Reproductive rights advocates have long been warning people seeking abortion of the dangers of crisis pregnancy centers. It turns out, abortion seekers are not the only ones at risk. Crisis pregnancy centers (CPCs) also target people who plan to give birth.
I found the first evidence of a CPC giving patient information to law enforcement to support the prosecution of a pregnant person. In this case, from Alabama in 2017, a woman gave birth to a healthy baby that tested positive for a metabolite of cocaine. She had visited the CPC earlier in her pregnancy for a free ultrasound.
I analyzed over 1,100 cases in which a pregnant or postpartum person was charged with a crime against their own pregnancy, for my forthcoming book, The Pregnancy Police: Conceiving Crime, Arresting Personhood. The book explores the criminalization of pregnancy, and the development of networks to surveil, report, and prosecute people for crimes against their own pregnancies. As I reviewed court records and police files, I saw an affidavit written to support the arrest of the woman who had visited the CPC. It indicated that a detective “obtained” a copy of her records from the CPC. The records included information about her contraceptive practices, the regularity of her cycle, and the date of her last menstrual period.
The idea of a pregnant person using cocaine may cause discomfort or even condemnation. While exposure to stimulants in-utero is associated with an increased risk of preeclampsia and premature rupture of amniotic sac, this is a far cry from the overblown “crack-baby” myths of the 80s and 90s that were used to justify the criminal prosecutions of Black mothers. Indeed, poverty has a greater influence on child outcomes than gestational exposure to cocaine. Not only does pregnancy criminalization rely on the reduced legal status of pregnant people, but it also makes pregnancy outcomes and maternal health worse. When doctors, nurses, or anti-abortion advocates pretending to be healthcare providers, become sources of information for law enforcement, they take medical privacy away from their patients and drive those patients away from care that they may struggle to access in the first place.
Since the overturning of Roe v. Wade, there has finally been some attention paid to the criminalization of pregnancy – specifically the criminalization of abortion. One recent case from Nebraska saw a mother sentenced to two years in prison after helping her teenage daughter self-manage an abortion. The teenager’s friend, who knew about the abortion, told her mom, who called the police. Messages sent on Facebook were used as supporting evidence.
There have been numerous articles about the importance of digital security in the post-Dobbs world—period tracker apps, google searches, credit card transaction histories, texts, GPS data. Though so far, every documented arrest of a pregnant person for a crime against their own pregnancy was made after a human reported them to law enforcement. This digital information can be, and has been, used as evidence to support prosecutions.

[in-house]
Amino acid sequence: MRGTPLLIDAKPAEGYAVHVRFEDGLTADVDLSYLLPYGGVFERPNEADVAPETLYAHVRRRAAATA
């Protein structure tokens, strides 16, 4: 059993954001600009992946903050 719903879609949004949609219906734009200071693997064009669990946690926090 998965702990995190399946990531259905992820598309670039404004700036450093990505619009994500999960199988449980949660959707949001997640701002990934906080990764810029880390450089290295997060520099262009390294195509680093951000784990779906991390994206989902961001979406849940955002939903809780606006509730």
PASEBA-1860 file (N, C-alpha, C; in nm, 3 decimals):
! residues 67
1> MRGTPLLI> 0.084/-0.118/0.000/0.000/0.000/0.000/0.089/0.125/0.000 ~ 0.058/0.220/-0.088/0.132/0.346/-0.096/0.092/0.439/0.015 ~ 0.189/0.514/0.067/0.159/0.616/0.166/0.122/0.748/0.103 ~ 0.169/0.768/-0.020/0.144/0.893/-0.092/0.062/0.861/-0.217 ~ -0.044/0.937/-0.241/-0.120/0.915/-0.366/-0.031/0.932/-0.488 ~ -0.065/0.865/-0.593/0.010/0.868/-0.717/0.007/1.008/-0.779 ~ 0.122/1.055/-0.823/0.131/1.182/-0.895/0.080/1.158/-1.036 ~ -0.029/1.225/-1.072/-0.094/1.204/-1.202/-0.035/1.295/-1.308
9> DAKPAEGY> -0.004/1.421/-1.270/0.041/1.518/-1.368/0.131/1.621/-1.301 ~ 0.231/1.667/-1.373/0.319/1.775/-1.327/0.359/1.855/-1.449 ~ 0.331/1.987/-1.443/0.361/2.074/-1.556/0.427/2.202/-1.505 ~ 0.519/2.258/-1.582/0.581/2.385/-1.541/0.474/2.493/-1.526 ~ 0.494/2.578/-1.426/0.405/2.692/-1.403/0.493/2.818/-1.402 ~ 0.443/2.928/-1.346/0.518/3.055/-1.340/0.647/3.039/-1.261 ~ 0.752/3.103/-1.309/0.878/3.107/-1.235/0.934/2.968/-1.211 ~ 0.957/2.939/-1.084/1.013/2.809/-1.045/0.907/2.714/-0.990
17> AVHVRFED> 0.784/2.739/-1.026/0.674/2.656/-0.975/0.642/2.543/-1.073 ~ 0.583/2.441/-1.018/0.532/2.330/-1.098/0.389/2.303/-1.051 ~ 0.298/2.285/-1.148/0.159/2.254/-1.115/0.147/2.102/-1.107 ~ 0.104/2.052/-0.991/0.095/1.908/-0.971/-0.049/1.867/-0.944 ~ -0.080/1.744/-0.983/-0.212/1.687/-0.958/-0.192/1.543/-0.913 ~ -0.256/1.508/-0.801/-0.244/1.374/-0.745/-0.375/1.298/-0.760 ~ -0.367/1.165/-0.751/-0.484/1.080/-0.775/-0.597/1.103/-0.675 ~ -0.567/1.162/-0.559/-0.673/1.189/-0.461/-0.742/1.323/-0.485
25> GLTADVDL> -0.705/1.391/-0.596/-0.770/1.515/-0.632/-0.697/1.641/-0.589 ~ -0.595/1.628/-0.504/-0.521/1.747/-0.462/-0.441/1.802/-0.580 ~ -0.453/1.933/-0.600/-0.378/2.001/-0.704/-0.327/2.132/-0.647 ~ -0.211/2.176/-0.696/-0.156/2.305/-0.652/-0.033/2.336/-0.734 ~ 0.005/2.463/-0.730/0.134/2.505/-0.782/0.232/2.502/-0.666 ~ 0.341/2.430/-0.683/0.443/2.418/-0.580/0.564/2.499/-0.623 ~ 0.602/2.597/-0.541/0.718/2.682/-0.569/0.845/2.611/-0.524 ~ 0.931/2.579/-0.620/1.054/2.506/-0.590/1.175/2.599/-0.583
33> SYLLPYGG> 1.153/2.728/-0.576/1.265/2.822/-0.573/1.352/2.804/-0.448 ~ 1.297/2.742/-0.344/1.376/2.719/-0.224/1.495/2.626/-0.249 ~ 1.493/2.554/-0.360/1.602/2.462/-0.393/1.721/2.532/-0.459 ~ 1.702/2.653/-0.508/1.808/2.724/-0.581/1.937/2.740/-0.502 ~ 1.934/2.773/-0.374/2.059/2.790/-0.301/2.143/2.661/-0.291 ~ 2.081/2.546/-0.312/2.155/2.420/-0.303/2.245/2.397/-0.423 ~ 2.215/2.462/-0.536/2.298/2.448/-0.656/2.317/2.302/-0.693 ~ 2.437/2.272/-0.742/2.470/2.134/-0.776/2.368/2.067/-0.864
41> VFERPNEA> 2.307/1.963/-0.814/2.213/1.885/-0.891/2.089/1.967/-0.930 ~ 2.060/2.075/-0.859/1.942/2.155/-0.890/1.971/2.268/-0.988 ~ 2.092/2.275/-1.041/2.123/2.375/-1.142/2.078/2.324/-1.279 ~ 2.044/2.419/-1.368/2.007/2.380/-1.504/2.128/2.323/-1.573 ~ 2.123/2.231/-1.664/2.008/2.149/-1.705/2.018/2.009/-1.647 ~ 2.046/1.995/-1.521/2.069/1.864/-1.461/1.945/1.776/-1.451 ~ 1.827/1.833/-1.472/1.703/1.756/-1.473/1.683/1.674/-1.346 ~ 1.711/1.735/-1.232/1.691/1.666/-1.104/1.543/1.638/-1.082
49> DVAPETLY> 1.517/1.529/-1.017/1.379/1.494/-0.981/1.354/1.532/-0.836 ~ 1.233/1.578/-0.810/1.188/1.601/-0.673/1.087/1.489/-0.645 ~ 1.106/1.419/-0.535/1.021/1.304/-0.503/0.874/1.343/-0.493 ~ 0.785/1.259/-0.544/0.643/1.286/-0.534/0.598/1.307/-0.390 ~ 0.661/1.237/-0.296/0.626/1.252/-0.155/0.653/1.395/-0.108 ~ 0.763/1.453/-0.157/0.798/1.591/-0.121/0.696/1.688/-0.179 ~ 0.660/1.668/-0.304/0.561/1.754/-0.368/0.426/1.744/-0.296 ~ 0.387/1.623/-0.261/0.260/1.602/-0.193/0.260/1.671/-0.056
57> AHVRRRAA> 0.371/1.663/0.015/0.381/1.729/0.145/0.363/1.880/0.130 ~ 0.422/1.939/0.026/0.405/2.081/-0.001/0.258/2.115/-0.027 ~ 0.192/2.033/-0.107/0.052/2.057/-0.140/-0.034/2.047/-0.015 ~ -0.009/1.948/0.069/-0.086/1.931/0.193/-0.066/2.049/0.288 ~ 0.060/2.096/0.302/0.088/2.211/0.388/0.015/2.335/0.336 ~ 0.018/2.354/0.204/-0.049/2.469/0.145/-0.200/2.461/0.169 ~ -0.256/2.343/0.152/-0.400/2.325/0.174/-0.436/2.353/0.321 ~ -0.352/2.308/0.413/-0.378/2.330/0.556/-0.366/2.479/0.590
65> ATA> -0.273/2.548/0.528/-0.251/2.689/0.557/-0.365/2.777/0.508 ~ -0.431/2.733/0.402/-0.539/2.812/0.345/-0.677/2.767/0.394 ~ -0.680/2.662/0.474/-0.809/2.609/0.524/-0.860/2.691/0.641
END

CPCs are anti-abortion centers that often lure people in by offering free pregnancy tests, ultrasounds, and counseling, or by disguising themselves as real medical centers. CPCs are not medical facilities. Most do not provide medical care and rarely have actual healthcare providers on staff. Instead, they use misinformation to discourage or prevent people from seeking abortion care. CPCs have been found to use scare tactics to mislead abortion seekers, and have even intentionally lied to patients about the age of their pregnancies, so that they think they have more time to get in for an abortion appointment than they do in reality, ultimately pushing some abortion seekers beyond the legal limit where they live.
CPCs receive state and federal funding in the millions of dollars. The Trump Administration diverted $1.7 million from Title X family planning programs to Obria, a California CPC network “led by God.” At least 10 states divert TANF funds, meant to help low-income families and pregnant people, to fund CPCs. In the last decade, Texas CPCs received over $200 million in state funding– more than any other state. Those funds have skyrocketed to $165 million in 2022-2023 alone. There are around 2,500 CPCs in the United States, outnumbering abortion clinics by more than 3 to 1. In California, CPCs outnumber abortion clinics 11 to 2.
Crisis Pregnancy Centers are not typically governed by medical ethics or medical privacy laws because they do not typically provide medical care. To be sure, many people visit crisis pregnancy centers because they advertise desperately needed free pregnancy tests, ultrasounds, and infant care supplies. However, these meager offerings come with a price: surveillance and control.
Now that Roe v. Wade has been overturned, and pregnant people find themselves increasingly in need and under scrutiny, we need to send a clear message: crisis pregnancy centers aren’t safe, even if you don’t want an abortion.